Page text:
In 1760, George III became the new king. Meanwhile, a fire destroyed much of Boston. I’m pretty sure those two sentences are unrelated.
Two years later, the limiting nature of The French and Indian War’s name became painfully apparent when England officially declared war on Spain, which was about to throw in with France and Austria. The British successfully whooped some Spanish butt until 1763 when the war ended.
It was known as the Seven Year’s War in Europe. Really, Europe, you’ve got to get better about naming your wars. Anyway, under the treaty that ended it, France gave England all French territory east of the Mississippi River, except New Orleans. The Spanish gave up east and west Florida to the English in return for Cuba. Take that, France and Spain!
With a bigass war under their belt and a lot of new colonial territory, Parliament passed The Sugar Act to make up for all the money they spent asswhoopin’ in the French/Indian/Seven Year War. Asswhoopin’ is expensive, especially when done for seven years.
The Sugar Act increased taxes on–you guessed it–sugar and other things like textiles, coffee, wine and indigo dye. It doubled the taxes on booty shipped to the colonies from England and also forbid the import of rum and French wines. Ruh roh!
The Currency Act of 1764 prohibited the colonists from issuing any paper money, which tanked the colonial economy. Nothing brings the haters like a common enemy, so it united all the colonists.
Then, Parliament passed the Quartering Act and the Stamp Act. The former required colonists to feed and house British troops, while the latter taxed all printed materials including; newspapers, pamphlets, bills, legal documents, licenses, almanacs, dice, playing cards and, well, stamps. The colonists quickly said, “Fuck that,” and united some more in a group hug with guns.
For the first time in 150 years of colonial history, Americans paid taxes, not to local legislatures in America, but directly to England. They didn’t like it much, so a mob attacked the home of Thomas Hutchinson, Chief Justice of Massachusetts. Hutch and his family barely escaped.
In October, the colonists got together at something called the Stamp Act Congress in New York City with representatives from nine of the colonies. They sent a resolution to George III and Parliament requesting that they take the Stamp Act and all the other the Acts, and shove them up their rotund regal rumps, in the most diplomatic of ways. The phrase “taxation without representation” reared its head.
In 1766, George III signed a bill repealing the Stamp Act after much debate in the English Parliament, including an appearance by Ben Franklin who politely argued that the Acts were total bollocks that should get bent post haste lest there be a revolution. Go, Ben!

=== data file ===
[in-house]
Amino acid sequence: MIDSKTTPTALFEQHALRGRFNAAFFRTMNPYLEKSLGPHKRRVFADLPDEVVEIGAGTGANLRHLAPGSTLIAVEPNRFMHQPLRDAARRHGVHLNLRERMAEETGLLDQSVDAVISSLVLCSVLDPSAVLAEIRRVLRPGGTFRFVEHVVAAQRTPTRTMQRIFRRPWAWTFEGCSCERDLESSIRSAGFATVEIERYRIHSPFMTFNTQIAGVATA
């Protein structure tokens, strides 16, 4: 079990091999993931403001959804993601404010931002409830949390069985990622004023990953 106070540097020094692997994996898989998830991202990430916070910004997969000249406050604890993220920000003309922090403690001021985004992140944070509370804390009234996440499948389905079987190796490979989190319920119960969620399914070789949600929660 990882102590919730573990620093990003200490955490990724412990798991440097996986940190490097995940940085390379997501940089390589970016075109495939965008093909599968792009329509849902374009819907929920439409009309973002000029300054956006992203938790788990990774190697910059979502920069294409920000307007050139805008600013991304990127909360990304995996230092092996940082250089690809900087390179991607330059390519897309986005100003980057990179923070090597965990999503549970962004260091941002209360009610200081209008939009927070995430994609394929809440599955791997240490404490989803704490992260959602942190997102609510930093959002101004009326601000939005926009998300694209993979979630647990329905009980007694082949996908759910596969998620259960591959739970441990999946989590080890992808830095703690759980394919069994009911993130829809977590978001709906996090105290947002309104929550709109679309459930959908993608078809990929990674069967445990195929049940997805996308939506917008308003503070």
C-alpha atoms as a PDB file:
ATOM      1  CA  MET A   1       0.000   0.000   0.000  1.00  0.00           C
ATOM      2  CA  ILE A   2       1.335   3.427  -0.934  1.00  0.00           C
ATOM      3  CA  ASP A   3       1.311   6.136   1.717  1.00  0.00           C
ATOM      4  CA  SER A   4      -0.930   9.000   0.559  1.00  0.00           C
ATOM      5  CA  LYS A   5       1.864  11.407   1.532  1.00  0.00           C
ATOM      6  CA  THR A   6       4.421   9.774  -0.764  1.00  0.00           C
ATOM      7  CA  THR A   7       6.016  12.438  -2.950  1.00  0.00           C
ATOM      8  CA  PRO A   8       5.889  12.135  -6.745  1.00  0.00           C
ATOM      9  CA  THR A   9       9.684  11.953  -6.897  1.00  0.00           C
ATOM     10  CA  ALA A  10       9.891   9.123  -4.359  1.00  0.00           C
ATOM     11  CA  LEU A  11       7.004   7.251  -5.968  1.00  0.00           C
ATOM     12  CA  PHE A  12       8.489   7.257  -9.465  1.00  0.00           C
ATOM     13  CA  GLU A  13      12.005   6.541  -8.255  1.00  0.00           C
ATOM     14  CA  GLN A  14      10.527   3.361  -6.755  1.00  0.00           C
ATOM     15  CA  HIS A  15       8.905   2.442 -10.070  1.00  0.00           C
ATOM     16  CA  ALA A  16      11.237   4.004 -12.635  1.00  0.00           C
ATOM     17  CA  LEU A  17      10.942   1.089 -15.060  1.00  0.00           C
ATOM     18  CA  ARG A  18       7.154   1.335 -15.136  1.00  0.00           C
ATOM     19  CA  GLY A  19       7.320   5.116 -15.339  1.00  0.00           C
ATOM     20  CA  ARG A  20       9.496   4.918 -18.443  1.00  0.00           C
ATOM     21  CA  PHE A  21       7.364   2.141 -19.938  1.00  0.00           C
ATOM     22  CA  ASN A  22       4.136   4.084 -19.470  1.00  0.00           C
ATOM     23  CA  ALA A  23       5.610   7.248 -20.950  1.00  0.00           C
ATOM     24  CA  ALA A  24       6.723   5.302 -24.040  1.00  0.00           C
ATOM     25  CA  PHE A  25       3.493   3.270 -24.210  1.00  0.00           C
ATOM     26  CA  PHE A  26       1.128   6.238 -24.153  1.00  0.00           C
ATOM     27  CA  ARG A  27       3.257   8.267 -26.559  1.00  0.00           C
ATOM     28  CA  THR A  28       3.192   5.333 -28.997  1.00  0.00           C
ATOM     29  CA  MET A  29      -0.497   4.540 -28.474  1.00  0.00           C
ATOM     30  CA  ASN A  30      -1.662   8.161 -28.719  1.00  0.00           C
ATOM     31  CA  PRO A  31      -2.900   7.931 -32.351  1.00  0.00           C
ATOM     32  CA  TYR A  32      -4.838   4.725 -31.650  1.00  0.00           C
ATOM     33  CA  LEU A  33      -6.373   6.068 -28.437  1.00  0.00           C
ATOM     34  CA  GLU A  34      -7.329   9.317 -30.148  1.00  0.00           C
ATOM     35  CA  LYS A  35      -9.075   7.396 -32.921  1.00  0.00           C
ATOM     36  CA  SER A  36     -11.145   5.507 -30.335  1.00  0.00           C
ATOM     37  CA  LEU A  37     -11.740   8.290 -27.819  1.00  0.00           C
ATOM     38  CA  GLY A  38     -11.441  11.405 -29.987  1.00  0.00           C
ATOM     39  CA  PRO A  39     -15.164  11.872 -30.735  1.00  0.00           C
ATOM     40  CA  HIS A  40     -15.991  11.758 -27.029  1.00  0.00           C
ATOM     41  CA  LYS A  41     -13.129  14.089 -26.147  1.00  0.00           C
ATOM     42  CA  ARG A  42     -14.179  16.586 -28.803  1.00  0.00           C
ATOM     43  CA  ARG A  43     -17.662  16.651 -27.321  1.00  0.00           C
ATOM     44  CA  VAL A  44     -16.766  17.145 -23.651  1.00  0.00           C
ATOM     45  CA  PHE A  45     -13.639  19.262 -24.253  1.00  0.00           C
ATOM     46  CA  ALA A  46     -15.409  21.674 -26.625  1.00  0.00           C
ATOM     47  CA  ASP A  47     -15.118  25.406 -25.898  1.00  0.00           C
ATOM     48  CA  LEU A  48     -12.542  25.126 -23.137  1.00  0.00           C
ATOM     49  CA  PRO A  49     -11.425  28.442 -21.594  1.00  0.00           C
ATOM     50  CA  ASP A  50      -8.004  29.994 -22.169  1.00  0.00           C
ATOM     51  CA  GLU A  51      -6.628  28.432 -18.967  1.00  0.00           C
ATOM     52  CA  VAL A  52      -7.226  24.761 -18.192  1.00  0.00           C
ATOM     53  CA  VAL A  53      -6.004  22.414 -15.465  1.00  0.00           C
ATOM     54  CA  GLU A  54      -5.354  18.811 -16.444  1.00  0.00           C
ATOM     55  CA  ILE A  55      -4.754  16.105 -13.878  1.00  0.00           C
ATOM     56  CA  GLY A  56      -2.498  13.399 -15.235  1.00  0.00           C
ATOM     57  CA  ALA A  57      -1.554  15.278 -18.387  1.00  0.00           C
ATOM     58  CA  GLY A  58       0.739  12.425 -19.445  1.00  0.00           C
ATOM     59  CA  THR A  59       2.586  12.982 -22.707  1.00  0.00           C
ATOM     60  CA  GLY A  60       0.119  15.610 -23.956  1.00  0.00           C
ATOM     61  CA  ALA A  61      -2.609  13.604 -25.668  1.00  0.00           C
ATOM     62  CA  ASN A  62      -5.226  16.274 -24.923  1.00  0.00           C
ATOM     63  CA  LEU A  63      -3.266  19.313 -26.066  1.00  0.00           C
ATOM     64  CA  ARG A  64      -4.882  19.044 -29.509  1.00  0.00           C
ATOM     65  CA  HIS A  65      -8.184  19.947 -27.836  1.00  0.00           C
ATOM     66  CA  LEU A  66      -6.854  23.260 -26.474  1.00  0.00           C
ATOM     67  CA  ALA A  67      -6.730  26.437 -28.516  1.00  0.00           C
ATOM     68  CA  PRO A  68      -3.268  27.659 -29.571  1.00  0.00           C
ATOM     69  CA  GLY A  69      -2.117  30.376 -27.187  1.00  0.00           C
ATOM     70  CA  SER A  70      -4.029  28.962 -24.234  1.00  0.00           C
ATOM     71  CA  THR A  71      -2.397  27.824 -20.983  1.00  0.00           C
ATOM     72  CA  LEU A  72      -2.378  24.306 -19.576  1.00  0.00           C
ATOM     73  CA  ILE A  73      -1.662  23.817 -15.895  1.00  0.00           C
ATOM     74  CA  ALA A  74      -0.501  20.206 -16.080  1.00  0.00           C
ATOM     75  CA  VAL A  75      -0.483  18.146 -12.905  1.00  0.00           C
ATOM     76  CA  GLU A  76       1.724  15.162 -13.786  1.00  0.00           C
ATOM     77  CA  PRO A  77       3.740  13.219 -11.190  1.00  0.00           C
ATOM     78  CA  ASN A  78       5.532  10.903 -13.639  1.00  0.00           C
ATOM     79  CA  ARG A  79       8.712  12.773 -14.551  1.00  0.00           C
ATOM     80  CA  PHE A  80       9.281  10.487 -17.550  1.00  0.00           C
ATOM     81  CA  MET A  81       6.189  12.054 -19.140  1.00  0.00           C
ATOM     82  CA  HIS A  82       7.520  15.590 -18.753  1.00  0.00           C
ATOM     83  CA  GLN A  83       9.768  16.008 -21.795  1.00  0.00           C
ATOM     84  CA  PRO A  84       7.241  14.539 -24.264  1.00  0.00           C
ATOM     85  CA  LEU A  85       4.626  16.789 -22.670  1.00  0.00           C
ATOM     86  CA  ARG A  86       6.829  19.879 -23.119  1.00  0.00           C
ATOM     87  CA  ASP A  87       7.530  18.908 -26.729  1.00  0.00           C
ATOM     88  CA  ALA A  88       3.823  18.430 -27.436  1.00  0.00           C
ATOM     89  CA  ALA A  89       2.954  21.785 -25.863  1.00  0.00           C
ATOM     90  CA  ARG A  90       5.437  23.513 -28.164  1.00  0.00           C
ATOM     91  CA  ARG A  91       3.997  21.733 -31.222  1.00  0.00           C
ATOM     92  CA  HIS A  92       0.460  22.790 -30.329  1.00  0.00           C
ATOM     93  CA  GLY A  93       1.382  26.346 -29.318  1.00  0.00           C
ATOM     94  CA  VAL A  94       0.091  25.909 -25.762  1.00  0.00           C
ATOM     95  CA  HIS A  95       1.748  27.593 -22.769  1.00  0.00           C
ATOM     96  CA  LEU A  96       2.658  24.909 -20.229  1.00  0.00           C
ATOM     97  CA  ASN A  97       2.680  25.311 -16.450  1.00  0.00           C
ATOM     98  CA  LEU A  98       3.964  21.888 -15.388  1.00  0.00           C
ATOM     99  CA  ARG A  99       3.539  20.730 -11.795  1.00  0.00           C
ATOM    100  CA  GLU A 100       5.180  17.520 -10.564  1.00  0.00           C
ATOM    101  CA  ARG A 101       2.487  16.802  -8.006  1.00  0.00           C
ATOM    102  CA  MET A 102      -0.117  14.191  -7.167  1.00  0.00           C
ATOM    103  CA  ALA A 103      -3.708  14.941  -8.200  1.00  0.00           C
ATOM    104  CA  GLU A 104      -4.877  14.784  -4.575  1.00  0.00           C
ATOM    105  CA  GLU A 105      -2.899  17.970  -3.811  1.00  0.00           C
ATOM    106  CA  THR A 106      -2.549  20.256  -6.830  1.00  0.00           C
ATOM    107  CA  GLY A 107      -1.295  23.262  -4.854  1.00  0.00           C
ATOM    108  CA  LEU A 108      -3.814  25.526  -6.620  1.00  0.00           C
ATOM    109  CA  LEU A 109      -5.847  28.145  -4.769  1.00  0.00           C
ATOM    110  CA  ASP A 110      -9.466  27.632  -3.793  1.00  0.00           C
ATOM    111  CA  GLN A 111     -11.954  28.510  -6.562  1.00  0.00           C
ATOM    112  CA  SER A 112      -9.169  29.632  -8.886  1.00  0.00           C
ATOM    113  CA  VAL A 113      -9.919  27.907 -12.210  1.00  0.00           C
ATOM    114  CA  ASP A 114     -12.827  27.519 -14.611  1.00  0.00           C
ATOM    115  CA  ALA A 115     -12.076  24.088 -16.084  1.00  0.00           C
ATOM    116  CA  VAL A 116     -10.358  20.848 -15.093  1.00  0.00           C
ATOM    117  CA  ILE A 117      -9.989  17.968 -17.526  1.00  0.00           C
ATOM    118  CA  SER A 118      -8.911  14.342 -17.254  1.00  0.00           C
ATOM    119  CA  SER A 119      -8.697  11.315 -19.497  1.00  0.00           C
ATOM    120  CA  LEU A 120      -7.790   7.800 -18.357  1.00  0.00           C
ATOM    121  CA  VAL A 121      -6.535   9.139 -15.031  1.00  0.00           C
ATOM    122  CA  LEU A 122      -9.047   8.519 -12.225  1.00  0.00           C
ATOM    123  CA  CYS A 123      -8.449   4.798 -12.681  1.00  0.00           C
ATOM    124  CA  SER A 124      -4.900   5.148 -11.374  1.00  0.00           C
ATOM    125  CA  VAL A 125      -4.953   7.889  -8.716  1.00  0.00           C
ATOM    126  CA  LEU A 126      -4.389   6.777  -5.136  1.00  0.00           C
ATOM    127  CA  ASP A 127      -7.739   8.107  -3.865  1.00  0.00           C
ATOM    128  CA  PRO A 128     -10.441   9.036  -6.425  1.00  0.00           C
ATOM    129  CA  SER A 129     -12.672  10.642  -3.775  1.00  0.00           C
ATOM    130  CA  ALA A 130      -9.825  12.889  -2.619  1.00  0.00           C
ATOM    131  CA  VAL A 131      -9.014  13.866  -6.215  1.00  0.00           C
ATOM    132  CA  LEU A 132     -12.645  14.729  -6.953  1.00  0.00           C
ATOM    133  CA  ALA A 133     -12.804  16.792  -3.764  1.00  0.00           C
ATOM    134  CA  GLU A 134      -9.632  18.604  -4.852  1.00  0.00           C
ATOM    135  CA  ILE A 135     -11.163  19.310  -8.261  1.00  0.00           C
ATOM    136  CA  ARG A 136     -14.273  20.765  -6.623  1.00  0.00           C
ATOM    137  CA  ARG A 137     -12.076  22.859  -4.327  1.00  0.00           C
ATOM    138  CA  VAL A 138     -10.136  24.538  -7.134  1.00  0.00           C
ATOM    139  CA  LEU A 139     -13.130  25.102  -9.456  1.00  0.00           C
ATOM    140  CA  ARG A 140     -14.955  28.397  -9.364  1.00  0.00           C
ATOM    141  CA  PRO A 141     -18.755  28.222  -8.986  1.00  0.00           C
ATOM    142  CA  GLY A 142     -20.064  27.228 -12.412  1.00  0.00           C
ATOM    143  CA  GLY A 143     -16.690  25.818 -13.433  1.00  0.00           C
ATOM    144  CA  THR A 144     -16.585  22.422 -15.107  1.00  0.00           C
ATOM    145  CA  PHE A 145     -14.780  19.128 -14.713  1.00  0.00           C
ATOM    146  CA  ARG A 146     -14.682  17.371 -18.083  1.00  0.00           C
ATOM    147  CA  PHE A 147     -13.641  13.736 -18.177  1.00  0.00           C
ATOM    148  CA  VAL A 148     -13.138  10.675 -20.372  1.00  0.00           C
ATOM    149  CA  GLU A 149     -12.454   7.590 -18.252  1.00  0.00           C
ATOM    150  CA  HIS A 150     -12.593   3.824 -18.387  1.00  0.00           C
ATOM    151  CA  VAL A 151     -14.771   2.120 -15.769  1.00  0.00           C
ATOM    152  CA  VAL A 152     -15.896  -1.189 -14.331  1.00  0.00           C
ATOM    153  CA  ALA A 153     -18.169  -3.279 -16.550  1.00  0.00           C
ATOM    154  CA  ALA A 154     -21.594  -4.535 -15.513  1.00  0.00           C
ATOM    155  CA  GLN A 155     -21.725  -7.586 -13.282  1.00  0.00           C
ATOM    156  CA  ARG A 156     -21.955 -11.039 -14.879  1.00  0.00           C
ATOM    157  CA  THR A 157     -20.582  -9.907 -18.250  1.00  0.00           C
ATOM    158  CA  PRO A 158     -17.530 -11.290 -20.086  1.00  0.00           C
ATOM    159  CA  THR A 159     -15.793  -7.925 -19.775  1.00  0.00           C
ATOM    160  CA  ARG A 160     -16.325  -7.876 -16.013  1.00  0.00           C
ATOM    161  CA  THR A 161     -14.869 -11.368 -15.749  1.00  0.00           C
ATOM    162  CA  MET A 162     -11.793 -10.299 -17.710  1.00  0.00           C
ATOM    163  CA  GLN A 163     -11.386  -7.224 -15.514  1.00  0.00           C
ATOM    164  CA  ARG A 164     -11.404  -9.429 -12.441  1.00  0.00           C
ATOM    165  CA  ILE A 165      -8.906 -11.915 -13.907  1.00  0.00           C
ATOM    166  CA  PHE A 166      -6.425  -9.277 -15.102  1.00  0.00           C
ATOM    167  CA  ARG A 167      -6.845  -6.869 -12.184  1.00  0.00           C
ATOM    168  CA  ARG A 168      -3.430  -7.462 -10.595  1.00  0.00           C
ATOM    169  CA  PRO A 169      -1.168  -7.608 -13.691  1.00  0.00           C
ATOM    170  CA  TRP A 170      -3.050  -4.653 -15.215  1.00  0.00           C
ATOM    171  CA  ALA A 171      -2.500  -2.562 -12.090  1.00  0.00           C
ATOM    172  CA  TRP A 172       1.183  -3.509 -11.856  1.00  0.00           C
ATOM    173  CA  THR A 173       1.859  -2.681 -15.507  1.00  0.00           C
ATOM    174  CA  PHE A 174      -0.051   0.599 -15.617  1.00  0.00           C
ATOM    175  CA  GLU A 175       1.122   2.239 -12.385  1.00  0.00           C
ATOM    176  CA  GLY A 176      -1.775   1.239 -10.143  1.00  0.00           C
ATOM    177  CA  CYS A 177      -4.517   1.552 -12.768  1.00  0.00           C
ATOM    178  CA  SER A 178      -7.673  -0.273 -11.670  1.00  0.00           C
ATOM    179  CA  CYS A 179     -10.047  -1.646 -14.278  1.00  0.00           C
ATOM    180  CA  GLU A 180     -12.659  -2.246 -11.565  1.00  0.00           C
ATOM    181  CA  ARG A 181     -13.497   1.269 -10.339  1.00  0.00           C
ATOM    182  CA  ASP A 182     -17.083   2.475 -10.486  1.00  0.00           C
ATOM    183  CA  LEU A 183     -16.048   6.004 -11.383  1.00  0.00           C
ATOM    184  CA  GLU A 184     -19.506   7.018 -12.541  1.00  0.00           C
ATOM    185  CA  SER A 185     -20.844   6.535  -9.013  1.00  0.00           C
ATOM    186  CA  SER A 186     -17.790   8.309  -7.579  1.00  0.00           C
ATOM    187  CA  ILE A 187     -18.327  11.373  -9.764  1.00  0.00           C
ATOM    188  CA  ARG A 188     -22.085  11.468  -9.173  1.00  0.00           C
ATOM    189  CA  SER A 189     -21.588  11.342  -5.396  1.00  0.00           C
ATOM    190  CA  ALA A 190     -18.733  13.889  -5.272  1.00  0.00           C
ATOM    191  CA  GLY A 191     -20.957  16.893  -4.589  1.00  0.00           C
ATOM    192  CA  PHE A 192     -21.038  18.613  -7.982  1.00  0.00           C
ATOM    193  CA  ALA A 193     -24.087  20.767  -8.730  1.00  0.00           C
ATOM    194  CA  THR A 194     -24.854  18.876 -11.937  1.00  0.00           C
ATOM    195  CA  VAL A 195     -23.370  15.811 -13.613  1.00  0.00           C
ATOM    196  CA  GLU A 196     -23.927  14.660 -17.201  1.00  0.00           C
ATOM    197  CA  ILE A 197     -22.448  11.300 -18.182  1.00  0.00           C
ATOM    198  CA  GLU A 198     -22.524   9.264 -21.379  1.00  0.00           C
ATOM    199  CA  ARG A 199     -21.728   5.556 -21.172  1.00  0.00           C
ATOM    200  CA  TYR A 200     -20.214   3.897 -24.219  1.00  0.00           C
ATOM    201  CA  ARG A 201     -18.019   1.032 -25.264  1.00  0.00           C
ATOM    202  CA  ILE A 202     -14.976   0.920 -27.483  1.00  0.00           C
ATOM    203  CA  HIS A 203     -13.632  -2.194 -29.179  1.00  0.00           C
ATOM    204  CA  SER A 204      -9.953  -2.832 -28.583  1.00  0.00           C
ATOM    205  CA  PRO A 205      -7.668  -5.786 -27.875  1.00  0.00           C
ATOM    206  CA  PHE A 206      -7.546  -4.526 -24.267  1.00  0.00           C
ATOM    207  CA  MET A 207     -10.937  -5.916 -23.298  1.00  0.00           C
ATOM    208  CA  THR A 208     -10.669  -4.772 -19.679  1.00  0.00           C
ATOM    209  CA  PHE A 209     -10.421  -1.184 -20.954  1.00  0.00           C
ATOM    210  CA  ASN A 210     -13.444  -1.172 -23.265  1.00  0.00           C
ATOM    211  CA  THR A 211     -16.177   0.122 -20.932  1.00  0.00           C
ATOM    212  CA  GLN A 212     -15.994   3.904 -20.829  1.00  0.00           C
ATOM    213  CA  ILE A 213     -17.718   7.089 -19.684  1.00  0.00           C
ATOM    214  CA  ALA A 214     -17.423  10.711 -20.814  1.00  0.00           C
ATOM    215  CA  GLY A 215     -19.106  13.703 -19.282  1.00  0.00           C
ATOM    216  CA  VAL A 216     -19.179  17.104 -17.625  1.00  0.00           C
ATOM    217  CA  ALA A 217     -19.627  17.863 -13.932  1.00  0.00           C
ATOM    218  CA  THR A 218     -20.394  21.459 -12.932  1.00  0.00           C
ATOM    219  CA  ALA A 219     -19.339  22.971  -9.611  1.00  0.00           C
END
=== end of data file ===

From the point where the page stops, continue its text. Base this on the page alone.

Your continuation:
However, on the very same day they repealed the Stamp Act, the English Parliament passed the Declaratory Act stating that the British government had total power to legislate any laws governing the American colonies in all cases under any circumstances, because screw the colonists. It would be like a prosecutor offering a plea on manslaughter charges only to turn around and charge the defendant with first degree murder. Way to go, England. This can’t possibly end badly.
The same year, the New York assembly refused to enforce the Quartering Act. Violence broke out in New York between British soldiers and armed colonists, including Sons of Liberty members. In retaliation, England grounded the New York legislature. Go to your room, New York!
Not learning their lesson from all the other Acts, in 1767, greedy bastards passed the Townshend Revenue Acts, imposing new taxes on paper, tea, glass, lead and paints. The Act also set up a colonial board of customs commissioners in Boston.
The next year, Boston and New York merchants agreed to boycott most British goods until the Townshend Acts were repealed. Boston residents were urged to arm themselves at a town meeting. Later in September, English warships sailed into Boston Harbor with two regiments of English infantry.
On March 5, 1770, a mob harassed some British soldiers who fired their old-timey muskets straight into the crowd, killing three people instantly, mortally wounding two others and injuring six. This incident was called the Boston Massacre.
The newly appointed Royal Governor of Massachusetts, Thomas Hutchinson, the dude who barely escaped a previous mob, withdrew British troops out of Boston. The captain of the British soldiers involved in the Boston Massacre, Thomas Preston, was charged with murder along with eight of his men.
We’re now in 1770, the colonial population is 2,210,000, and the American Revolution is starting. And that’s about all we have time for today. Tune in next time for the exciting revolutionary part of The American Revolution!
In addition to those already linked above, information was severely paraphrased from the following sources: